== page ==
Despite its low bioavailability, there is abundant evidence for resveratrol’s ability to promote health in humans. Randomized, controlled trials have shown that resveratrol supplementation supports healthy weight management, blood-sugar metabolism, cardiovascular function, mood, healthy inflammatory balance and oxidative stress. Resveratrol’s health benefits have also been shown in many other studies, and even meta-analyses.


When it comes to pterostilbene, the evidence is much sparser. Aside from a safety study published in 2013, there have been very few trials conducted in humans. There was one study, conducted at the University of Mississippi in 80 adults, which found that pterostilbene supported healthy blood pressure and lipid metabolism.


The vast majority of research on pterostilbene is in the experimental and preclinical phase. Researchers have found that pterostilbene supports many of the same cellular pathways as resveratrol—including supporting antioxidant defenses and modulating pathways involved in healthy inflammatory balance, apoptosis, and autophagy. Most experts agree that the molecular mechanisms of pterostilbene should be considered equivalent to those of resveratrol.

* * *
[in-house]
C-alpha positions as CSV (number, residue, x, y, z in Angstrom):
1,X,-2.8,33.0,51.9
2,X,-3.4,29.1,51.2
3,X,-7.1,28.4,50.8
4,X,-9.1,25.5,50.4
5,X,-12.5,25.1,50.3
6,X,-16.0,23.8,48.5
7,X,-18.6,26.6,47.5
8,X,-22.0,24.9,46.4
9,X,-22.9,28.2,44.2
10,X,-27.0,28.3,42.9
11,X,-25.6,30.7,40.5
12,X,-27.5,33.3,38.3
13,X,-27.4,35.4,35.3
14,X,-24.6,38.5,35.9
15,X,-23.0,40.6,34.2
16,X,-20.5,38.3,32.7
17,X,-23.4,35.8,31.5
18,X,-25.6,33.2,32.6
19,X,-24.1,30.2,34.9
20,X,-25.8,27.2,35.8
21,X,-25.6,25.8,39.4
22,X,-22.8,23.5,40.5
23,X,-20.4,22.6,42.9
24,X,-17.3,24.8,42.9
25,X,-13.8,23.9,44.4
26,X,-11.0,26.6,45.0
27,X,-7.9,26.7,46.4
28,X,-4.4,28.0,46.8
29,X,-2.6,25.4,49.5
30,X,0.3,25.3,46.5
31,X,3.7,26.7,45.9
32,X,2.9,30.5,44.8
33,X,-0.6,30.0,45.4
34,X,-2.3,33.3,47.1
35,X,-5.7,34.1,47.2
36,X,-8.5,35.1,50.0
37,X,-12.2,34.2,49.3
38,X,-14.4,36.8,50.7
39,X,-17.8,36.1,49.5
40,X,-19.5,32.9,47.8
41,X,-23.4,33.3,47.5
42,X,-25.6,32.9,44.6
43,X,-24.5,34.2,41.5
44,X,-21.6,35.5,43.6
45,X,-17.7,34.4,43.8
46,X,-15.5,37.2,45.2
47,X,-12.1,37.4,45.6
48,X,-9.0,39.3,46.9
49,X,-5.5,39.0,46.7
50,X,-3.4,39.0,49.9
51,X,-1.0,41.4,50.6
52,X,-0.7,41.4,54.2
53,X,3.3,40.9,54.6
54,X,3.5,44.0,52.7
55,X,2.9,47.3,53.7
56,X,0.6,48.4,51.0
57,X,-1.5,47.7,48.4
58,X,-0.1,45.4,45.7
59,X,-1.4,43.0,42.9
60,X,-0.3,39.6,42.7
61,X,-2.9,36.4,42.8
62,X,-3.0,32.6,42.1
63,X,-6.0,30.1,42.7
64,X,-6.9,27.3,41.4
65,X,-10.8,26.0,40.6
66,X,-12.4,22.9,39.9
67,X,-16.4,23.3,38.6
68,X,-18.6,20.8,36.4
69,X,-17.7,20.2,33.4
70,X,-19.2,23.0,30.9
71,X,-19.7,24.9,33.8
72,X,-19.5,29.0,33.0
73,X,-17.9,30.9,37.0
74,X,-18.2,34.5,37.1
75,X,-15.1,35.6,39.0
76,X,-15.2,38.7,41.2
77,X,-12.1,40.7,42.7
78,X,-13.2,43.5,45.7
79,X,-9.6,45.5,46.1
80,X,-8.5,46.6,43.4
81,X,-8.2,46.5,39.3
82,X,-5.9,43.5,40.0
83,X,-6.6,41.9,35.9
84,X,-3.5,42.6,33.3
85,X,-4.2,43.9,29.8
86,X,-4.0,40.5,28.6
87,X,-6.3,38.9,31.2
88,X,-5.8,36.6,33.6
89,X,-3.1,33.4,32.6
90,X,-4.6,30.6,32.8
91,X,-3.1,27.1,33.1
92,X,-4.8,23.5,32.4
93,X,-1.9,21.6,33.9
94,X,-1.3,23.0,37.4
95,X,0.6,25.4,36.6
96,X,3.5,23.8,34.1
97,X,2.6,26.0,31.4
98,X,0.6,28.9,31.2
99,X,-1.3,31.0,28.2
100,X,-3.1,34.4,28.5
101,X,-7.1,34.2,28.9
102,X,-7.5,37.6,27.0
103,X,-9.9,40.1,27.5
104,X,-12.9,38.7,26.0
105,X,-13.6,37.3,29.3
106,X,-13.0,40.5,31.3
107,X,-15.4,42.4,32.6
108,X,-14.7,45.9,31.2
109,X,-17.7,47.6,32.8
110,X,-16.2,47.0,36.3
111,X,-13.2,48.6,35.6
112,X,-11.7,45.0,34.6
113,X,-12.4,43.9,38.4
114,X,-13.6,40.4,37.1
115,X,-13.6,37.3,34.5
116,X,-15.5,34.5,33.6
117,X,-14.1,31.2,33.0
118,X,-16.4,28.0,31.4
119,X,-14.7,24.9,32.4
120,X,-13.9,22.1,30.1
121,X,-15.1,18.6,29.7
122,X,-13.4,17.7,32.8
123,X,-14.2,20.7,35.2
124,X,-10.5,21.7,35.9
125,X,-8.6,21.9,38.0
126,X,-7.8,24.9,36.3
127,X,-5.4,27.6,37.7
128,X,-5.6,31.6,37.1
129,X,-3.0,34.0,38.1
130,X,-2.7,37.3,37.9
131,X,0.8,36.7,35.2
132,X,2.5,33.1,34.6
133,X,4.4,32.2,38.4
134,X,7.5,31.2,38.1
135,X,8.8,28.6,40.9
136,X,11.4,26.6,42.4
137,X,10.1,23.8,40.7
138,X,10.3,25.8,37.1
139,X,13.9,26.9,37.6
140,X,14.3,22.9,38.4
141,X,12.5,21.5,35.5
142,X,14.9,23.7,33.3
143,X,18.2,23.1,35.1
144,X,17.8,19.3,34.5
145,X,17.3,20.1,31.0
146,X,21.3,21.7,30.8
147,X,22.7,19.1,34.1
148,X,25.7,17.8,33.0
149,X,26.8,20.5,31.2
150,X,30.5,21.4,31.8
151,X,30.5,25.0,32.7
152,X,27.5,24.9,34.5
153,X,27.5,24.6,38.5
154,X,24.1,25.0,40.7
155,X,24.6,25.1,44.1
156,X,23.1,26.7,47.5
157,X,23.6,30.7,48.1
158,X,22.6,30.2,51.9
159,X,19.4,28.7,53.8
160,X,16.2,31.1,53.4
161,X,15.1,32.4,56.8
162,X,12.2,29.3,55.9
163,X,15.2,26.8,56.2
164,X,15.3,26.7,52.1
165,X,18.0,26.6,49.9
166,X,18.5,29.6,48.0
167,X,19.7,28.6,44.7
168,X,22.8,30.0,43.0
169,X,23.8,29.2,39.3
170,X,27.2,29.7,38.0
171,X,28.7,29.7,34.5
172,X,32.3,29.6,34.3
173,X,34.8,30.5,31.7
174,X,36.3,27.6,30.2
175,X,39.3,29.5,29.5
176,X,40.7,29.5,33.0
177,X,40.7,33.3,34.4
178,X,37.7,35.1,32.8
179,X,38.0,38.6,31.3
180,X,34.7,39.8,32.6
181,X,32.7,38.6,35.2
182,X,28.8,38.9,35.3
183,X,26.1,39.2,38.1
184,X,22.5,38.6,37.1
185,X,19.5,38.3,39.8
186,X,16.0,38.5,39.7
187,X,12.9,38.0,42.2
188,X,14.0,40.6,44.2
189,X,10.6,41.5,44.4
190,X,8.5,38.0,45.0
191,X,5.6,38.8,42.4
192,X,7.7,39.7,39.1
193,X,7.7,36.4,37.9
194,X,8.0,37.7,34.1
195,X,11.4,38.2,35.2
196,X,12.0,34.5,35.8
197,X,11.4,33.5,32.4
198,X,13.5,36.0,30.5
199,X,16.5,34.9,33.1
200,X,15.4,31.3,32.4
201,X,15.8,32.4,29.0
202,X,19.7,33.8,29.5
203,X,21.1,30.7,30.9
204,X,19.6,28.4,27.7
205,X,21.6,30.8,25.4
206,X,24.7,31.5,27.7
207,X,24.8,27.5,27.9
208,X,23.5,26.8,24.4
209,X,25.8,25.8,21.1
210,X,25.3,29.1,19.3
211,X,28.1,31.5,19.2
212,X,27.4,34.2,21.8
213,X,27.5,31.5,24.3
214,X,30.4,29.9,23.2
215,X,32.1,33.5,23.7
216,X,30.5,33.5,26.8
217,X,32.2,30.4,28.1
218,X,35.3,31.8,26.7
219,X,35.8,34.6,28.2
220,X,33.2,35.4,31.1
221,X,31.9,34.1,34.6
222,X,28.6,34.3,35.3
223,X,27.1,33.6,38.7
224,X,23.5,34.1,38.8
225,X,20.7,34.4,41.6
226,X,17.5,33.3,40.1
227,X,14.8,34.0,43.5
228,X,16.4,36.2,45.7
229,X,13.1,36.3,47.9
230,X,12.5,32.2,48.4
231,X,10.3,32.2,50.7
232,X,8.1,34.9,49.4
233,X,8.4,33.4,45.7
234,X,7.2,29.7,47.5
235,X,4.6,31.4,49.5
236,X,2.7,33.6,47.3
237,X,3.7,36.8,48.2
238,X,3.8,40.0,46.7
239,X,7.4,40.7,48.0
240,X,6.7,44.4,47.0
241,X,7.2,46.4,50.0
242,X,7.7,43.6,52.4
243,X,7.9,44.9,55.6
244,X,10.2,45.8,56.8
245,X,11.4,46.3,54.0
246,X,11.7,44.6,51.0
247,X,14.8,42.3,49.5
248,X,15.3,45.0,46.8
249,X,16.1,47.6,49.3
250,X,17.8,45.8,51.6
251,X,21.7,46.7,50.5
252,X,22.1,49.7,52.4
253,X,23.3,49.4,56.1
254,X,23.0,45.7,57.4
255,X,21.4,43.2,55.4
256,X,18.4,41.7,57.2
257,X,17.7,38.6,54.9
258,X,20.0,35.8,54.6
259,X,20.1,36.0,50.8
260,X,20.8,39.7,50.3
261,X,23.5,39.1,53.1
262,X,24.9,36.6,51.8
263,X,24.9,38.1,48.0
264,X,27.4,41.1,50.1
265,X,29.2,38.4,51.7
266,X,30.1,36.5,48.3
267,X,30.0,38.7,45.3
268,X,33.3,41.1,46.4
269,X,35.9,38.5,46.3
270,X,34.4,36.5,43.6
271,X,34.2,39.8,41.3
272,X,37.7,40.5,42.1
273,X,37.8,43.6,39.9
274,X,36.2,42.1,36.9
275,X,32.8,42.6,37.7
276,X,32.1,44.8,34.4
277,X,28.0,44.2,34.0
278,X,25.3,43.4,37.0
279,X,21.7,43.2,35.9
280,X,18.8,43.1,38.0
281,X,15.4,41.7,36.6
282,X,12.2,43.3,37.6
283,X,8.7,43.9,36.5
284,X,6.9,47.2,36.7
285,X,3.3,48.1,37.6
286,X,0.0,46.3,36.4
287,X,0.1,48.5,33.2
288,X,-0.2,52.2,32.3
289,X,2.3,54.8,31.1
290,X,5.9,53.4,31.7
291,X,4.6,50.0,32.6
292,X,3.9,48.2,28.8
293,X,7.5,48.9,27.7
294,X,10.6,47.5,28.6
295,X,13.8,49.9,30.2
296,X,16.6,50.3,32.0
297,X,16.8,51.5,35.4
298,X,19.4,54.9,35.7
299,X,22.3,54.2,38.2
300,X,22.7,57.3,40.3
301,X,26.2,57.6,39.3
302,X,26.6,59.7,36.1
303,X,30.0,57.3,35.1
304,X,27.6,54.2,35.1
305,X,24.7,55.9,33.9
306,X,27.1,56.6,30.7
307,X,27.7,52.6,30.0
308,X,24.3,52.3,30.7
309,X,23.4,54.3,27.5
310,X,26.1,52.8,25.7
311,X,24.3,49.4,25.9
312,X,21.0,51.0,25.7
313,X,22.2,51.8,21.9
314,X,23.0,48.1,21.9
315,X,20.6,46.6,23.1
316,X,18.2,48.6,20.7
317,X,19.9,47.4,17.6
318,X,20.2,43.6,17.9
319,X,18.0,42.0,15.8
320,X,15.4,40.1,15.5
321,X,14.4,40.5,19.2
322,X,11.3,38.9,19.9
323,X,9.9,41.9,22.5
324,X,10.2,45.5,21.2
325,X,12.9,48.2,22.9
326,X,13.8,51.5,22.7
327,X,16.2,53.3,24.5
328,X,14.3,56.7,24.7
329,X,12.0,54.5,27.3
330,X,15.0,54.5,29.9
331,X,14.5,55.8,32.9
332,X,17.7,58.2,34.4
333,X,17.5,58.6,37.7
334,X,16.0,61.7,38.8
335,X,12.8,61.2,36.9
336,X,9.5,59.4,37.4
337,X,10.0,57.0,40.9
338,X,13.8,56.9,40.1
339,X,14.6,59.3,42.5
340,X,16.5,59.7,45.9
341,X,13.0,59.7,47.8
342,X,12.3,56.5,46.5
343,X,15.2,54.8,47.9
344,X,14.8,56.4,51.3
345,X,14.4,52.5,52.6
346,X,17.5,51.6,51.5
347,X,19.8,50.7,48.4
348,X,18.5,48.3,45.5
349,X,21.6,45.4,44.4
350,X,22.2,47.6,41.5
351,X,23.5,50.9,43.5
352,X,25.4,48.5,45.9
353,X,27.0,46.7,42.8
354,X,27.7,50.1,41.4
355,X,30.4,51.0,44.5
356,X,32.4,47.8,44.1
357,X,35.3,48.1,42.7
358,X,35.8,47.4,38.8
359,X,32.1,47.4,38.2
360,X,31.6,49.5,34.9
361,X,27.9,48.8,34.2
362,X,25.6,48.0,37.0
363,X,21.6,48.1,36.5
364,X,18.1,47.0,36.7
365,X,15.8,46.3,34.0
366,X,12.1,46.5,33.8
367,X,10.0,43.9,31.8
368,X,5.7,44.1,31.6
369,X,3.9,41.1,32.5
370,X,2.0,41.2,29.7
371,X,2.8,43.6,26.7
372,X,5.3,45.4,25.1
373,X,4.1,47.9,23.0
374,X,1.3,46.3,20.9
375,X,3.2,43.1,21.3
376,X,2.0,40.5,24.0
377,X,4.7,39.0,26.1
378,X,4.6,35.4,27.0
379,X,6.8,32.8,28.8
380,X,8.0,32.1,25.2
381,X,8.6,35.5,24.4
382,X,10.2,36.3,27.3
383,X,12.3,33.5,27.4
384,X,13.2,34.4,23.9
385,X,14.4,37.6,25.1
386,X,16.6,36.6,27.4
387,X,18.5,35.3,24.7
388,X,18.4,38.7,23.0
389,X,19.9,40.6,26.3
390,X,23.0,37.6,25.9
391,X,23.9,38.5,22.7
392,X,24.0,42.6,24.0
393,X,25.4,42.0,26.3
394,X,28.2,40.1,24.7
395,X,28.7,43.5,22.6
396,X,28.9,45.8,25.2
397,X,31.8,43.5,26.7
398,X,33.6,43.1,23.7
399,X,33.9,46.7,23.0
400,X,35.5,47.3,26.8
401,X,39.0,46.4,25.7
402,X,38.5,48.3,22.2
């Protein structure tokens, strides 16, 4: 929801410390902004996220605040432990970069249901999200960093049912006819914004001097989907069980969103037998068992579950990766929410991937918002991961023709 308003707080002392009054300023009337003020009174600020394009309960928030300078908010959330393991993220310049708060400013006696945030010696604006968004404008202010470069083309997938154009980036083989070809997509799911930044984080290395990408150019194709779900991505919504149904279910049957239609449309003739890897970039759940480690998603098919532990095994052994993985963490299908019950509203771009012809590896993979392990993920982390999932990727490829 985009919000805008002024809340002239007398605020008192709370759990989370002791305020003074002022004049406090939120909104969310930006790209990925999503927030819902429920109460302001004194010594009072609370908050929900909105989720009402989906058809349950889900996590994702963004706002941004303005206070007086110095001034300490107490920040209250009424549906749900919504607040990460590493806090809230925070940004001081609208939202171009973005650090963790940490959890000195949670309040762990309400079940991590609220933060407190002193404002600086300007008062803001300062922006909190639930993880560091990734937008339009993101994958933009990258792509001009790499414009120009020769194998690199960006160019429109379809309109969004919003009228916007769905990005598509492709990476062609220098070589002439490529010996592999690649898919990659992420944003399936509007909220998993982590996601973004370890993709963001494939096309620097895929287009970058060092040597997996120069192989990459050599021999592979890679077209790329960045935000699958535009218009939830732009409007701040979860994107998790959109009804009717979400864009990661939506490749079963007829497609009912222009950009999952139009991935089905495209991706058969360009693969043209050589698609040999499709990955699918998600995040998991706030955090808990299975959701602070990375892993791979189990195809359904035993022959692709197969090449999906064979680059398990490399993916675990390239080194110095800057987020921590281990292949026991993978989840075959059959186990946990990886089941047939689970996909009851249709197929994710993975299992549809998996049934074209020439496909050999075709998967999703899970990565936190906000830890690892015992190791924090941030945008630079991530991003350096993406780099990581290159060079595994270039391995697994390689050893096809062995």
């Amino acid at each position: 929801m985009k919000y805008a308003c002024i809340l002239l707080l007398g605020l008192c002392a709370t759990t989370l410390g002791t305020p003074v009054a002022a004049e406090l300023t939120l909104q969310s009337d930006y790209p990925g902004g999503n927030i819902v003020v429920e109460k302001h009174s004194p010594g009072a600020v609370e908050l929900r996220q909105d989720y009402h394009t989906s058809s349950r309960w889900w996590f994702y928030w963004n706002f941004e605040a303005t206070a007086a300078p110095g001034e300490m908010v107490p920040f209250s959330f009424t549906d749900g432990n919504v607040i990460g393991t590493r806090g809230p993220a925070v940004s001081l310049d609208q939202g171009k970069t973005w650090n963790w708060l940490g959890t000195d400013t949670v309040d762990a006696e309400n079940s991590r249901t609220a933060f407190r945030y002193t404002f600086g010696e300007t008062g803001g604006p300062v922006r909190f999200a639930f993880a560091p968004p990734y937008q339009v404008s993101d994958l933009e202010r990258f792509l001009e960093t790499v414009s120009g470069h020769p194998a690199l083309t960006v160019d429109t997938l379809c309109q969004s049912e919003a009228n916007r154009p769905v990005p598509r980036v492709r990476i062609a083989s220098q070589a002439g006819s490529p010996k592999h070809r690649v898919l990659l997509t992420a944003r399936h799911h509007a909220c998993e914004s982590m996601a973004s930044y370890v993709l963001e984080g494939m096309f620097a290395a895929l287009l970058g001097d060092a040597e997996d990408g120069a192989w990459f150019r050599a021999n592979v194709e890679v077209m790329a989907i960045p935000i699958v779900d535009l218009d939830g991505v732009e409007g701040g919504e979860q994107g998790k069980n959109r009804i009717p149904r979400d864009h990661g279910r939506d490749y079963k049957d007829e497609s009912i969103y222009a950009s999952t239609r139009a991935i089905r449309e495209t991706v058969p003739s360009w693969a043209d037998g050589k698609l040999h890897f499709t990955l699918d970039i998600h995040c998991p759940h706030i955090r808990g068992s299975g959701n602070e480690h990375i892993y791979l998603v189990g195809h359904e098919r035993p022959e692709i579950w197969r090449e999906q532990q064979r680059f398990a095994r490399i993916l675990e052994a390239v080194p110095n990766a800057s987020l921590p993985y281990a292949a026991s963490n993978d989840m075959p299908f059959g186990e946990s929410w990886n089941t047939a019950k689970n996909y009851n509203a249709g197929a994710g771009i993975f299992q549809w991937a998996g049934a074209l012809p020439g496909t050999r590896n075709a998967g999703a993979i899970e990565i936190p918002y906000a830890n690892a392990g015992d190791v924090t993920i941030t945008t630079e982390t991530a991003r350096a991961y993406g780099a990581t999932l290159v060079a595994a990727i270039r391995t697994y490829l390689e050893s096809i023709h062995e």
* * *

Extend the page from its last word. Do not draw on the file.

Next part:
PubMed has indexed more than 12,000 research studies on resveratrol, but only 500 on pterostilbene. However, the sheer number of scientific studies on a compound doesn’t necessarily mean the compound is superior. It’s also important to note that pterostilbene research lags about 10 years behind resveratrol research.


The slight difference in molecular structure between resveratrol and pterostilbene provides a sound rationale for the superiority of pterostilbene. Pterostilbene should be more stable and bioavailable in theory, and preclinical studies so far validate the assumption.


We look forward to more research on pterostilbene in the years to come. For now, many experts believe that what we’ve already learned about resveratrol regarding its ability to support cardiovascular health, cellular health, and metabolism is also true for pterostilbene. Researchers are hedging their bets that pterostilbene will prove to be all the things resveratrol is— but in a super-potent form.